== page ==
The Haverford Honor Code encompasses both academic and social spheres of life, influencing everything from the spirit of intellectual inquiry to personal interactions. The Honor Code is not a set of rules, but rather a document where students are able to present the ideals and expectations of the current students on campus, emphasizing genuine connection and engagement with one another, and the creation of an atmosphere of trust, concern, and respect. The Honor Code is also completely student-run — one of the clearest demonstrations of this trust.
Some of the more concrete reflections of the Honor Code include students taking tests without proctors and scheduling their own final exams, the absence of RAs in the dorms, and the lack of an enrollment deposit for admission. But the impact of the Honor Code goes much deeper.
Haverford is a community of talented, motivated, and serious-minded individuals, and yet Haverford is also a remarkably down-to-earth, friendly place that values collaboration over cutthroat competition. It’s a place where you will find an extraordinary sense of fun. The Honor Code helps to create an environment in which students feel comfortable and at home, and at the same time challenged, pushed, and stretched.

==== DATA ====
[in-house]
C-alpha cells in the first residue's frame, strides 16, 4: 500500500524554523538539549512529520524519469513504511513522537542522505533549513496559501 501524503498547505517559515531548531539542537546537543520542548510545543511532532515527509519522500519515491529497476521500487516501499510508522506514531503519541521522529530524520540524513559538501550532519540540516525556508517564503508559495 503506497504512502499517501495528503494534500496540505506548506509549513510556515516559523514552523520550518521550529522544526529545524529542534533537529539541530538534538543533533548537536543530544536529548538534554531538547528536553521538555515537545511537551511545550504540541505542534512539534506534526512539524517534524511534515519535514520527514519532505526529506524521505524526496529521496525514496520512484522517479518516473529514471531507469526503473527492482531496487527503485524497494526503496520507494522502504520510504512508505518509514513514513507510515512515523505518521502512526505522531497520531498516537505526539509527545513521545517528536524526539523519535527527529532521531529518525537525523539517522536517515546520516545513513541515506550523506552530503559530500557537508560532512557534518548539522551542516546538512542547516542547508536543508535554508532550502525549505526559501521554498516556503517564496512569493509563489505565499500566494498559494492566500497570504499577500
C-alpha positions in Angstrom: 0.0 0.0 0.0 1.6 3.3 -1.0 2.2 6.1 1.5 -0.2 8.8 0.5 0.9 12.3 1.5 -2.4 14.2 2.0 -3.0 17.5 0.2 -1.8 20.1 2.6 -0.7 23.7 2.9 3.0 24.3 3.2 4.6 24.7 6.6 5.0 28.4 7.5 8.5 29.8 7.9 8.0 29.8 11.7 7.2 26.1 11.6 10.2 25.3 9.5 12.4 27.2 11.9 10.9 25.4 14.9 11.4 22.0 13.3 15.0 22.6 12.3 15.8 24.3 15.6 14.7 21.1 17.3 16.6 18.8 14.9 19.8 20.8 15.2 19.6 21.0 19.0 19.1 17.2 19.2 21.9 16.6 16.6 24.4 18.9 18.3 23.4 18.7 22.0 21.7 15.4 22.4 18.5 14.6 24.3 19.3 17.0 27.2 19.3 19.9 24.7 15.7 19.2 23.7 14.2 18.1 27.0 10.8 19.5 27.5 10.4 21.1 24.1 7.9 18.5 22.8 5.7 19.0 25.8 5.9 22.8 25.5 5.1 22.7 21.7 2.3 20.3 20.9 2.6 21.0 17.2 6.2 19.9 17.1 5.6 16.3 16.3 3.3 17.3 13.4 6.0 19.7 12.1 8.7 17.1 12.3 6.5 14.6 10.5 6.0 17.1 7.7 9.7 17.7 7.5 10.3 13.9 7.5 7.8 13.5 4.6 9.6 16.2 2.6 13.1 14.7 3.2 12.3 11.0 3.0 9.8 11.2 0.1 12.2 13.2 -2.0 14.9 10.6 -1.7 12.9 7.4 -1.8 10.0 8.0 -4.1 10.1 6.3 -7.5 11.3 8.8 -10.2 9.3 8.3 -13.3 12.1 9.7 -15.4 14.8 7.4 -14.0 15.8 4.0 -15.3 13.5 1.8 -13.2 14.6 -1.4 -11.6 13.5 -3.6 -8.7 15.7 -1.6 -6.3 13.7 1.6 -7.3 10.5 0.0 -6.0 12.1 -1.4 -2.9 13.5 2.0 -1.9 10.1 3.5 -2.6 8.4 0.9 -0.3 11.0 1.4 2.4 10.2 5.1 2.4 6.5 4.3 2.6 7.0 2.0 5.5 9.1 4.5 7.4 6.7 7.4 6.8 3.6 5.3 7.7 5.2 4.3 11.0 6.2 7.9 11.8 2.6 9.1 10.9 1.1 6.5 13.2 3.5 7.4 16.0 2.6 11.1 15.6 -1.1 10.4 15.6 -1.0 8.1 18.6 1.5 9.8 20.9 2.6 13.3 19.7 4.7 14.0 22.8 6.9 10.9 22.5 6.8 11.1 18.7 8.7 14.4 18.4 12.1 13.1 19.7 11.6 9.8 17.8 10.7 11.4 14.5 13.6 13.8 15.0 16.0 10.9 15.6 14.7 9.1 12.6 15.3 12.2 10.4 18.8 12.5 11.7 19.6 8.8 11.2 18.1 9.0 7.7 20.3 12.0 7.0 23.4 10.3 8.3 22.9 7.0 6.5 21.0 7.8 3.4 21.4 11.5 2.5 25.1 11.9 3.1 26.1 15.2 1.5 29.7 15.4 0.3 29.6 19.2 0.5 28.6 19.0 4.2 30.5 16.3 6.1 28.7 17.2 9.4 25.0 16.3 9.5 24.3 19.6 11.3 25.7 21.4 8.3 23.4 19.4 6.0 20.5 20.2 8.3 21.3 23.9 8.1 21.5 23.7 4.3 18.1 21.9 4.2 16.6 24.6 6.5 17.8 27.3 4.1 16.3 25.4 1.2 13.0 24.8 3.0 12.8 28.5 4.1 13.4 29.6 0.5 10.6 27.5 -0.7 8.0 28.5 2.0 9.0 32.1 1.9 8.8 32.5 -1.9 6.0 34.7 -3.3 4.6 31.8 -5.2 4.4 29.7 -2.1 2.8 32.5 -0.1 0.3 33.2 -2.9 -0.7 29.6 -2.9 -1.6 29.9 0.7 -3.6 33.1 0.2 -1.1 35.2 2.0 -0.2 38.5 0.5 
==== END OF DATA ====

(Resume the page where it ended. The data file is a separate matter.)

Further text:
While there are students on campus who think that the Honor Code is not perfect, there are also students on campus who believe in the power of the Code, and these two groups are not mutually exclusive. With an Honor Code, students have the autonomy and the agency to change the campus for the better. With that agency, comes struggle and strife, but also reward.
Instituted in 1896, the Honor Code serves as one of Haverford’s oldest and greatest traditions. But equally important as its history, the Honor Code is a living, vital part of life at Haverford. In addition to the Honor Code being entirely student run, it must be re-ratified each year by the student body. At an all-student session known as Plenary, students gather to debate and revise the Honor Code, and a vote is taken. Real discussion occurs and real changes are made, making this a dynamic Honor Code over which the current student body has complete ownership.
The Haverford traditions of student involvement and self-governance go well beyond the Honor Code, too. Students’ Council has complete control over the $400,000 activities budget. Students sit on all major committees at the College, serve as representatives to the Board, and even sit on hiring committees for new faculty. Drawing from our Quaker roots, most decisions at Haverford are made by consensus, and the student voice is valued on the same level as all others.